Lyme Disease - Pet Herbals
Lyme Disease - Pet Herbals
Lyme disease in pets, caused by the bacterium Borrelia burgdorferi transmitted through the bite of infected ticks, can lead to various health issues. While antibiotics are the primary treatment for Lyme disease, some pet owners may explore herbal and natural approaches to complement conventional veterinary care. It's crucial to emphasize that these treatments should be discussed with a veterinarian to ensure their safety, effectiveness, and suitability for the pet's individual condition.
Turmeric and Curcumin: Turmeric, containing the active compound curcumin, is known for its anti-inflammatory and antioxidant properties. These properties may be beneficial in managing inflammation associated with Lyme disease. Curcumin is believed to modulate the immune response and possess antimicrobial effects, potentially aiding in the body's defense against the Lyme bacterium.
Echinacea: Echinacea is an herb often recognized for its immune-boosting properties. While research on its efficacy in treating Lyme disease in pets is limited, some herbalists suggest that echinacea may support the immune system's ability to combat infections.
Cats Claw: Cat's Claw, derived from the Uncaria tomentosa plant, is believed to have immune-modulating properties and potential antimicrobial effects. Some holistic practitioners suggest that cat's claw may be considered as part of a comprehensive approach to supporting pets with Lyme disease.
It's essential to underscore that herbal and natural treatments should not replace the use of antibiotics prescribed by a veterinarian for the treatment of Lyme disease in pets. Lyme disease can have serious consequences if left untreated, and professional veterinary care is crucial for accurate diagnosis and management. Regular veterinary check-ups are essential to monitor the pet's response to treatment and make any necessary adjustments to ensure their well-being.
How to Dose
0.5 kg – 4.5kg = 1-3 drops 2-3 x day
4.5kg – 10 kg = 3-5 drops 2-3 x day
10kg – 22kg = 5-10 drops 2-3x day
50kg onwards = 10 – 20 drops 2-3 x day
Start slow and slowly build up eg. 3 drops for first week, then increase second week to full dose. Remain on the dosage for a few weeks, then decrease slowly. If symptoms return start again.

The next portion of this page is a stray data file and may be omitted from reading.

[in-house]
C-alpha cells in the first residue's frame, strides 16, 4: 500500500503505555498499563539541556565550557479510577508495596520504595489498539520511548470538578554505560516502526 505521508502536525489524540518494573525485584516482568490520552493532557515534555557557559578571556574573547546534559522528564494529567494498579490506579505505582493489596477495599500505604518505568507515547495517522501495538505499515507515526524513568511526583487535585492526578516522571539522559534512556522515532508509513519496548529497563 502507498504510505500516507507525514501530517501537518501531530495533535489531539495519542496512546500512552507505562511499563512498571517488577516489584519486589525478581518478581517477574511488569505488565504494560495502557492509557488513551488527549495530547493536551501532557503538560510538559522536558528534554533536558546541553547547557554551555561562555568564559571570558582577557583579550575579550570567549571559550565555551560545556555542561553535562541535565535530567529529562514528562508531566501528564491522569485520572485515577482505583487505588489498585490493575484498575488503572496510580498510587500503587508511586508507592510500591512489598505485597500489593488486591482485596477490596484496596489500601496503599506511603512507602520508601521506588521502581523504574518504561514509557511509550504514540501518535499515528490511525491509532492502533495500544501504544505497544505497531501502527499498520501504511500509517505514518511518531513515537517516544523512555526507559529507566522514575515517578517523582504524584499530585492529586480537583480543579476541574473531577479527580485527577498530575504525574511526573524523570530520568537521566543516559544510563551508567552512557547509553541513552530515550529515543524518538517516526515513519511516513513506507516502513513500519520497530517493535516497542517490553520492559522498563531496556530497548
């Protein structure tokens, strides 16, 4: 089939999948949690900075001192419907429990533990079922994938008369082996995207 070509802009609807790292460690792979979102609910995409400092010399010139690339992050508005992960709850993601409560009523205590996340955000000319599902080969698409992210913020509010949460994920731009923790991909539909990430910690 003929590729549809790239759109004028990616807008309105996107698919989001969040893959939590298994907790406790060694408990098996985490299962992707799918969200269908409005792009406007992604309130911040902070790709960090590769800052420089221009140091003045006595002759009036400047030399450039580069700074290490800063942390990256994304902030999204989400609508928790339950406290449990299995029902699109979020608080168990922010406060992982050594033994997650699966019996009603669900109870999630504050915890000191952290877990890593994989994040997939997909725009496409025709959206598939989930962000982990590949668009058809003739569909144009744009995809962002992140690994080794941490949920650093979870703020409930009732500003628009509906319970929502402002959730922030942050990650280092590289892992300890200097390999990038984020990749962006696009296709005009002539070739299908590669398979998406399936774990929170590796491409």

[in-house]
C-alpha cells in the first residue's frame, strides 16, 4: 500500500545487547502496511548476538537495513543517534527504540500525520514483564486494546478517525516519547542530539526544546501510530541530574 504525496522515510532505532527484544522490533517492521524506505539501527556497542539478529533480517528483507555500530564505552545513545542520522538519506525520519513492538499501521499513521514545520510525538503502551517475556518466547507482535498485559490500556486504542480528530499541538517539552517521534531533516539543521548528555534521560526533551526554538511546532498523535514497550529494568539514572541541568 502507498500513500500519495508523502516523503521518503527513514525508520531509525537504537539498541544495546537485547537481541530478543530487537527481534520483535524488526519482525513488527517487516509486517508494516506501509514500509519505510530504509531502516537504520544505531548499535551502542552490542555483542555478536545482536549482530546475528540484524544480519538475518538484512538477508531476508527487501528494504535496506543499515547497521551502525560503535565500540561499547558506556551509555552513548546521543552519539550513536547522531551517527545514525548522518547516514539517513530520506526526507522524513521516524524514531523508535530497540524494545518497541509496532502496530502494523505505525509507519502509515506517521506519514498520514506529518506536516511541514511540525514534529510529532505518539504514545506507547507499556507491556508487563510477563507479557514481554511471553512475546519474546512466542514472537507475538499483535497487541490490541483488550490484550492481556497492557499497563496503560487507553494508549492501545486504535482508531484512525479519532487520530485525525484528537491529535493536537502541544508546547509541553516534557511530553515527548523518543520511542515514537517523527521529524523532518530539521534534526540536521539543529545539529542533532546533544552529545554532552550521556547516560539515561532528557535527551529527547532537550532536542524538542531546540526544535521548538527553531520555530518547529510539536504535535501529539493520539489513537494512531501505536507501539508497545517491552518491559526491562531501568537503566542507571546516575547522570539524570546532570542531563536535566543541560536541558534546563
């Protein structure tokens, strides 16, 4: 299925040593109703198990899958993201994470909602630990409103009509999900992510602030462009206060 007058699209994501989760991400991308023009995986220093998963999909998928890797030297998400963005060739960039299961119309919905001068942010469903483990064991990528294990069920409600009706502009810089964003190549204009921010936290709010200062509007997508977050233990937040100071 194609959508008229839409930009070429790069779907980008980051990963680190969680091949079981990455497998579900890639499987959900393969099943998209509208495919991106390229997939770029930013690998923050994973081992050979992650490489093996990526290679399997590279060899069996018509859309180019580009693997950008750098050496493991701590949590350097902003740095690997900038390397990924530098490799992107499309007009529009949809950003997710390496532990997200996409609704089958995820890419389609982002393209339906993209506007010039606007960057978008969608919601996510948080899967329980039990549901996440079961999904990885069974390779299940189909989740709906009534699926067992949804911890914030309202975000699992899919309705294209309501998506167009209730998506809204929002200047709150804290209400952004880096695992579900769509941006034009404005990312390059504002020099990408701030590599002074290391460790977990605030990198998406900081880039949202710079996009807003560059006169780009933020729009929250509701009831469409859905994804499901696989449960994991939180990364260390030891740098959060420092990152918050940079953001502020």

5 drops 2 x day with a strong-smelling food (to disguise) otherwise if you cat is brave you can place the drops inside their mouth. Start slow and slowly build up eg. 3 drops for first week, then increase second week to full dose. Remain on the dosage for a few weeks, then decrease slowly. If symptoms return start again.
May contain trace amounts of alcohol. If you want to take the alcohol out of your tincture, then take lid off bottle, simmer slowly till water starts to bubble (only slightly bubbling) remover, then your done. This will help to evaporate the alcohol from your tincture.
This website is for educational purposes only. The information provided here is not a substitute for professional advice, diagnosis, or treatment. Always consult with a qualified veterinarian or healthcare professional for specific concerns or issues related to your pet's health.
While natural therapies can be valuable in supporting your pet's health, it's crucial to emphasize that consulting with a qualified veterinarian may also be essential. When incorporating natural therapies alongside conventional medicine for your pets, it's crucial to exercise caution and be aware of potential contraindications. Certain herbs or supplements may interact with prescribed medications, affecting their efficacy or causing unintended side effects, underscoring their importance. Consulting with a veterinarian experienced in integrative approaches will help to ensure the well-being of your furry companions.